No big (figuratively) loss
It took slightly more than four years and numerous knee operations before the Browns Tuesday finally got rid of the bitter taste of a terrible trade in 2011.
Defensive tackle Phil Taylor, the last vestige of that trade, was cut. The 6-3, 335-pounder never panned out because he couldn’t stay healthy. His knees had trouble supporting his massive girth.
So the Browns finally decided to head in a different direction, first by selecting Danny Shelton with their first pick in this year’s college draft and second by recognizing there were other players at that position on the roster who played well enough to stick around.
On draft day in 2011, the Browns held the No 6 pick in the first round. Sitting there was a need in wide receiver Julio Jones. But the so-called brain trust of the team – President Mike Holmgren and General Manager Tom Heckert Jr. – suffered a massive and collective brain fart.
Instead of writing Jones’ name on a piece of paper and simply sending it in, they made the mistake of listening to the Atlanta Falcons, who owned the 27th pick. Yep, No. 27.
The Falcons wanted Jones for Matt Ryan, their young quarterback, and were willing to surrender that pick, plus their second- and fourth-rounders in 2011 and a first- and fourth-rounder in 2012.
The H&H guys couldn’t pull the trigger quickly enough and Jones became a Falcon. In the four years since that deal (he missed all but five games due to injury in 2013), Jones has caught 278 passes for 4,330 yards and 26 touchdowns. Last season, he caught 104 passes for 1,593 yards and six scores.
And whom did the Browns get in that wonderful deal? Well, they traded back up in the first round with Kansas City in 2011, giving the Chiefs one of their second-round picks, and grabbed Taylor at No. 21.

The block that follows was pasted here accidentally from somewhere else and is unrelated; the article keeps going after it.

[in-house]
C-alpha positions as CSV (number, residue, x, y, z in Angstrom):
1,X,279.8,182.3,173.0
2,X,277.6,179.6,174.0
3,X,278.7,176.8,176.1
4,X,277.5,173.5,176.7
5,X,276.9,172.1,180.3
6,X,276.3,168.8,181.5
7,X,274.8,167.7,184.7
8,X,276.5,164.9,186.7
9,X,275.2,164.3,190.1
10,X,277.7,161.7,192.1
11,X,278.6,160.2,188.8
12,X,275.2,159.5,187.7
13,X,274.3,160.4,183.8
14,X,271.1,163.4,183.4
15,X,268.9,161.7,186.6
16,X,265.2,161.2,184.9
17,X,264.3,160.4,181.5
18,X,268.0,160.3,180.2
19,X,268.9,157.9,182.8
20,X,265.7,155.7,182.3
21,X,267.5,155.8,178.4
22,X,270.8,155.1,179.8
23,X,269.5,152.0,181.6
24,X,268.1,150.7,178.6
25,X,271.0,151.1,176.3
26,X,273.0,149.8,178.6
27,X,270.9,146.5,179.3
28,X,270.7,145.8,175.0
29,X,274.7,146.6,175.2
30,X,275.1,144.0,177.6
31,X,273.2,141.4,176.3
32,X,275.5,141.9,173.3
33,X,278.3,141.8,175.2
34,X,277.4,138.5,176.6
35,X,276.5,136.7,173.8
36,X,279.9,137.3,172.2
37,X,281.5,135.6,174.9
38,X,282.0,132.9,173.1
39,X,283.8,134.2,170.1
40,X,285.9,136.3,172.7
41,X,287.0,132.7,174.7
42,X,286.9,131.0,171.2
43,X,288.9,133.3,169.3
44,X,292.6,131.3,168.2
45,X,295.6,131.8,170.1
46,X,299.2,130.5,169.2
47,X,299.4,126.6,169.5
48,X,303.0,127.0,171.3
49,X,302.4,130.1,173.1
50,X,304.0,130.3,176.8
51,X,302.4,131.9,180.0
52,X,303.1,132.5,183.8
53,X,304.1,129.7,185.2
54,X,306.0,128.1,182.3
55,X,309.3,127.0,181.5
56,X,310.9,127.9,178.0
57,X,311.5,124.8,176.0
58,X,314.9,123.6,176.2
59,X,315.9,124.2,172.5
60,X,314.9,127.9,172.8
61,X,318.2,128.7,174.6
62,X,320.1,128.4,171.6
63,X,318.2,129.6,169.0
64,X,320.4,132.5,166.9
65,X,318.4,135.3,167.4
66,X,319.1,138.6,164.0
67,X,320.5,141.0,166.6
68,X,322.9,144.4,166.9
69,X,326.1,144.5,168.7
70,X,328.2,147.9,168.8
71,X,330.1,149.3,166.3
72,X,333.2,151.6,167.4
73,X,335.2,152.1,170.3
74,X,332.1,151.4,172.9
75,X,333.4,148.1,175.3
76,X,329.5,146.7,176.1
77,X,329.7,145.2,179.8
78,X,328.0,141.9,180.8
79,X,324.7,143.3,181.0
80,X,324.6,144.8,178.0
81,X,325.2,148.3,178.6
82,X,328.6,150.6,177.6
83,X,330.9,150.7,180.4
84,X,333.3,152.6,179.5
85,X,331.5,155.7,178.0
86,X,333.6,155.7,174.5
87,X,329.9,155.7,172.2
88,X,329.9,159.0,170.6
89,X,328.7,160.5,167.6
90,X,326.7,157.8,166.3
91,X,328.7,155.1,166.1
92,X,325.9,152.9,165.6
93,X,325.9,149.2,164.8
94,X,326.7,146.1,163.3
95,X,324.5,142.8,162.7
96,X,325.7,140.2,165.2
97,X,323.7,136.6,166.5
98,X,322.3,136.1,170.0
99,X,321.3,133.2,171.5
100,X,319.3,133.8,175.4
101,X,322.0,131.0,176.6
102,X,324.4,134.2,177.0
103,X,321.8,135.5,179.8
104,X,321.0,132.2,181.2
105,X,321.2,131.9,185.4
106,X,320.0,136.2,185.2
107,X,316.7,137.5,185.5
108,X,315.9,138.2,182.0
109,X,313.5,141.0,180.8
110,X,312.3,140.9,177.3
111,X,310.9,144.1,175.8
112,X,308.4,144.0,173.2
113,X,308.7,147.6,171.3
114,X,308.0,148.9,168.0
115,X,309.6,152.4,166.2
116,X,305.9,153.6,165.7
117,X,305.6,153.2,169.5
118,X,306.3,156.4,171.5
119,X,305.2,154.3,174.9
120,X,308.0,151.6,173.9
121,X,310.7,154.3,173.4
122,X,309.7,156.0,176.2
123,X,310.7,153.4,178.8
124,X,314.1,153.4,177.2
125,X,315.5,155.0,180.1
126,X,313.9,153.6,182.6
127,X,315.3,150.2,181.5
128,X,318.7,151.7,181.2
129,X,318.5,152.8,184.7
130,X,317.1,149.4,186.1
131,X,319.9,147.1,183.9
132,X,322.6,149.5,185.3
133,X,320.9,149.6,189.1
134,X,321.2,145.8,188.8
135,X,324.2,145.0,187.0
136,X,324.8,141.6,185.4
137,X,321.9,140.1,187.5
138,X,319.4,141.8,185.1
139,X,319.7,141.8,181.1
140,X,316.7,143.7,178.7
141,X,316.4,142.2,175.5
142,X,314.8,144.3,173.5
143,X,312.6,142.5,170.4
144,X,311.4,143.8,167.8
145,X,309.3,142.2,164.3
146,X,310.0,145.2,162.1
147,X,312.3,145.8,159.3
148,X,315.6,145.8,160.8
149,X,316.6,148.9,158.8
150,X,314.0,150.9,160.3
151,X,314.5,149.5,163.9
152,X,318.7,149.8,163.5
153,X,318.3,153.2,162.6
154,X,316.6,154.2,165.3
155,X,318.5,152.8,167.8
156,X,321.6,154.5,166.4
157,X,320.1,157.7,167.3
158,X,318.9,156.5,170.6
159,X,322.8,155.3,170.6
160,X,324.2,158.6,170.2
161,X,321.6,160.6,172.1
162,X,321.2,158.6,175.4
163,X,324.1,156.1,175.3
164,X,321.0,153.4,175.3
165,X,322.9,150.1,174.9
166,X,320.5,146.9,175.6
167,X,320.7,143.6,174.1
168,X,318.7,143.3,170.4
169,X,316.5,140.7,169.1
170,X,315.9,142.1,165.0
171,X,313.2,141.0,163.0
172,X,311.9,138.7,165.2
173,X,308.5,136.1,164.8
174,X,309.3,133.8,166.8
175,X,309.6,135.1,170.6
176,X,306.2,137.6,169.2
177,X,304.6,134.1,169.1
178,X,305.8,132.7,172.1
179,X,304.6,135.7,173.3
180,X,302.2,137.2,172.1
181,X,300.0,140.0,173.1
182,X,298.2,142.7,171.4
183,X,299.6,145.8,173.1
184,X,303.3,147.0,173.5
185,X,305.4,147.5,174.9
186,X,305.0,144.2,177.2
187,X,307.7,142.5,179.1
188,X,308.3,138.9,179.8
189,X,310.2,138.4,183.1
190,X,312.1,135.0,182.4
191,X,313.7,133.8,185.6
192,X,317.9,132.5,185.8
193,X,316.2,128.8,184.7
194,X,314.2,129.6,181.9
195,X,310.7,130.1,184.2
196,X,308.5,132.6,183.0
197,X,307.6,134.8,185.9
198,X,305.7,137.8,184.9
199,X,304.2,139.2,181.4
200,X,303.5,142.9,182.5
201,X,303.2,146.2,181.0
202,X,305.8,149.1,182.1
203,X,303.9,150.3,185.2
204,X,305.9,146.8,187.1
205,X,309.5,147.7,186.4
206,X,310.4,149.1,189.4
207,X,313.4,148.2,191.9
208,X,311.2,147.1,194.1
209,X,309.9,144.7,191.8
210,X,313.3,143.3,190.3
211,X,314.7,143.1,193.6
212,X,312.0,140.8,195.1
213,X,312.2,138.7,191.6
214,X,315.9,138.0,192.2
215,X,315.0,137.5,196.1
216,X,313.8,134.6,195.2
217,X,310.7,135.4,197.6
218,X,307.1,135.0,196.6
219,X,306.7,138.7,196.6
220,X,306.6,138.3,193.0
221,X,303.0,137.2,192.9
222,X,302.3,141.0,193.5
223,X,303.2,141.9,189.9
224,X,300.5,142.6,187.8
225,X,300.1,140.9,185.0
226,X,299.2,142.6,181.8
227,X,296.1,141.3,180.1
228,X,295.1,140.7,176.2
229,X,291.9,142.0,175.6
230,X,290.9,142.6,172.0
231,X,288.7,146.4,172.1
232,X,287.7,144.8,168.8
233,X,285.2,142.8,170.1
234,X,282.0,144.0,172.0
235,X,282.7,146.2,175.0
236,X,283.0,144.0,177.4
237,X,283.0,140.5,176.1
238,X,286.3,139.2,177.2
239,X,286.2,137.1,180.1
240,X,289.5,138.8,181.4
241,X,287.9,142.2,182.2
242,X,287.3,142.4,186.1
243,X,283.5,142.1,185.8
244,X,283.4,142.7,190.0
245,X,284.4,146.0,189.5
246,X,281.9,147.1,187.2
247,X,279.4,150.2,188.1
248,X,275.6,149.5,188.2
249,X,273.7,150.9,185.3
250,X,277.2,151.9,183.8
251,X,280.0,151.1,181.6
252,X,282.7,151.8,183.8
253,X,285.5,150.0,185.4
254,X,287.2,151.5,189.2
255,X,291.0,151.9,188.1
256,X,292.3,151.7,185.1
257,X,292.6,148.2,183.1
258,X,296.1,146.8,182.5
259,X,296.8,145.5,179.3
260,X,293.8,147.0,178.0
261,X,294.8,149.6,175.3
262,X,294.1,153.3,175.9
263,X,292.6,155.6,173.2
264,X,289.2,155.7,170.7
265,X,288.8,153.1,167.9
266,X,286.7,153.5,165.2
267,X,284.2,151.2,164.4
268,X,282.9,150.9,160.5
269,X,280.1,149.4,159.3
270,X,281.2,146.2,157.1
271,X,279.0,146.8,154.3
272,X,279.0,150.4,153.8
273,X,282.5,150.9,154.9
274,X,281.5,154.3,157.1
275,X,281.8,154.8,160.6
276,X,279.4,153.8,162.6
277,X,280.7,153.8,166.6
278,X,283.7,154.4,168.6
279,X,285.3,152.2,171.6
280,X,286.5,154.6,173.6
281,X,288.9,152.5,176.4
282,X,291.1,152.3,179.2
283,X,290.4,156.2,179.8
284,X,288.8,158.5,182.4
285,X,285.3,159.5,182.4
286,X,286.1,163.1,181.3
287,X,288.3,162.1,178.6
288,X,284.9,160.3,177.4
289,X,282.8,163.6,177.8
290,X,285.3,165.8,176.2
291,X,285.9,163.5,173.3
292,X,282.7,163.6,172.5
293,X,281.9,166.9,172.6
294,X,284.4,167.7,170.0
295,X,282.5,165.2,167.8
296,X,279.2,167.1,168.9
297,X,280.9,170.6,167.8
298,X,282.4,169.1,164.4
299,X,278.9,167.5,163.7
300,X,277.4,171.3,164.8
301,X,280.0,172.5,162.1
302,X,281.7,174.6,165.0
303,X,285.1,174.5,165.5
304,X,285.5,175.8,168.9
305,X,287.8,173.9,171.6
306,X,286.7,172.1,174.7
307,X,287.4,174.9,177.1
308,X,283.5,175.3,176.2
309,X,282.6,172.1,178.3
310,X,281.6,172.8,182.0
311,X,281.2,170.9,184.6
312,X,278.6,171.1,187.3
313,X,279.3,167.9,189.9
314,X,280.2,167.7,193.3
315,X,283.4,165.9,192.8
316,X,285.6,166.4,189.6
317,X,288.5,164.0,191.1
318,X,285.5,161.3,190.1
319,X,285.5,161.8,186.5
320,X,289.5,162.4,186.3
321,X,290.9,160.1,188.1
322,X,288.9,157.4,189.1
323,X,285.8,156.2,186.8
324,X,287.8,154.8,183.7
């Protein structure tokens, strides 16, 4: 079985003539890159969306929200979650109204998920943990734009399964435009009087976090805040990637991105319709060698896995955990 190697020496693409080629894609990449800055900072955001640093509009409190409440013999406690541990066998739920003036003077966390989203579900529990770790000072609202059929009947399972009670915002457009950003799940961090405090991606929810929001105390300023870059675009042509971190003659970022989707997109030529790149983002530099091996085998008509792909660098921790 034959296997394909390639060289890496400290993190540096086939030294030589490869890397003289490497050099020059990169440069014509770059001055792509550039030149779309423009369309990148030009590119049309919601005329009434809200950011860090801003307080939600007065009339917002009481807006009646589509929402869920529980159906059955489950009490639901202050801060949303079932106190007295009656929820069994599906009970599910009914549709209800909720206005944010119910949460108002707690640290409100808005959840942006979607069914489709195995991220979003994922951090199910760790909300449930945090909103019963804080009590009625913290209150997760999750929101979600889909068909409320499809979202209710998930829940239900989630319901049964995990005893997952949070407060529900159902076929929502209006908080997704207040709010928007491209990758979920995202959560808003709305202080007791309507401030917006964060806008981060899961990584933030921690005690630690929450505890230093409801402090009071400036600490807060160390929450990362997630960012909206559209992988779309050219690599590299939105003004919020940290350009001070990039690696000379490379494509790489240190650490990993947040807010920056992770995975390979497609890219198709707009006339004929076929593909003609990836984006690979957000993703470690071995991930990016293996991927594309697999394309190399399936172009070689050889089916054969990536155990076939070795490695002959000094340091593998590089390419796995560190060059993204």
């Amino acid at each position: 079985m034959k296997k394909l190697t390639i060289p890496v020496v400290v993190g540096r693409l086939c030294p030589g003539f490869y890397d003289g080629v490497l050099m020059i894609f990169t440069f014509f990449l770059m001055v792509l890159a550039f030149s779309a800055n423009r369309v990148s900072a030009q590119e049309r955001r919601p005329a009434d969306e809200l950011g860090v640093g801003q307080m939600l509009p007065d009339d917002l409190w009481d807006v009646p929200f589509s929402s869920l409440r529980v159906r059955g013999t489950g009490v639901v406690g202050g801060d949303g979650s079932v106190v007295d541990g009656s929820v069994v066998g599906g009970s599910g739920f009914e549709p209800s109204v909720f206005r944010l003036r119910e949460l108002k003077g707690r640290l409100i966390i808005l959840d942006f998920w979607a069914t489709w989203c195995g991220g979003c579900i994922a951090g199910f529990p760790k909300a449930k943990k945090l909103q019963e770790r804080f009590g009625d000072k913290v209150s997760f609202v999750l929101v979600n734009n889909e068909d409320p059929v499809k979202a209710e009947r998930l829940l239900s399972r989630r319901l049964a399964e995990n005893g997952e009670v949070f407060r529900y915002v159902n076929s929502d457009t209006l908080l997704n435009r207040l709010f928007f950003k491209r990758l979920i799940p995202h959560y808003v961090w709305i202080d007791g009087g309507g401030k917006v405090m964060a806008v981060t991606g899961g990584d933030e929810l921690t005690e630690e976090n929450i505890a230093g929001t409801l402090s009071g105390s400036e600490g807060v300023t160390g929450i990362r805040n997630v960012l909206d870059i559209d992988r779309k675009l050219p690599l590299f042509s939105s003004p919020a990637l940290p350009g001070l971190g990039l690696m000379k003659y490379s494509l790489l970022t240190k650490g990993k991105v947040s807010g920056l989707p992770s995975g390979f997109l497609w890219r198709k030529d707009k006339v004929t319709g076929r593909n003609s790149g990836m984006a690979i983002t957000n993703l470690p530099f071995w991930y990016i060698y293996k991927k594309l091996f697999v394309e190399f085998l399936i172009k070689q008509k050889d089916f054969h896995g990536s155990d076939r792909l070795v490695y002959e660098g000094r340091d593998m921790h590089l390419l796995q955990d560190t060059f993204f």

In the second round, they selected wide receiver Greg Little and took fullback Owen Marecic in the fourth round. In 2012, they grabbed quarterback Brandon Weeden with the Falcons’ pick and selected inside linebacker James-Michael Johnson in the fourth round.
To recap, the Browns gave up the opportunity to draft elite wide receiver Julio Jones for Phil Taylor, Greg Little, Owen Marecic, Brandon Weeden and James-Michael Johnson. Is it any wonder Holmgren and Heckert are long gone from Cleveland?
Little was last seen in Cincinnati, barely hanging on; Marecic is out of football; Johnson is a reserve inside linebacker in Kansas City; and Weeden busted out with the Browns and now backs up Tony Romo in Dallas.
Taylor never played well enough, when he was healthy that is, to excite the coaching staff. He was a space eater who had little mobility. The Browns even tried him at defensive end just to get him on the field. He had no pass rushing ability.
So now Taylor is gone. Finally. And some other team out there will sign him and then find out the Browns made the correct move.
It took four years, four very long years, to move the big guy, who missed 20 games in two of the last three seasons. His career totals: Seven sacks, one forced fumble, one recovered fumble and 109 tackles.
As it turns out, Taylor is just another in a long line of first-round Cleveland busts. Another small example as to why this franchise has floundered since its resurrection in 1999.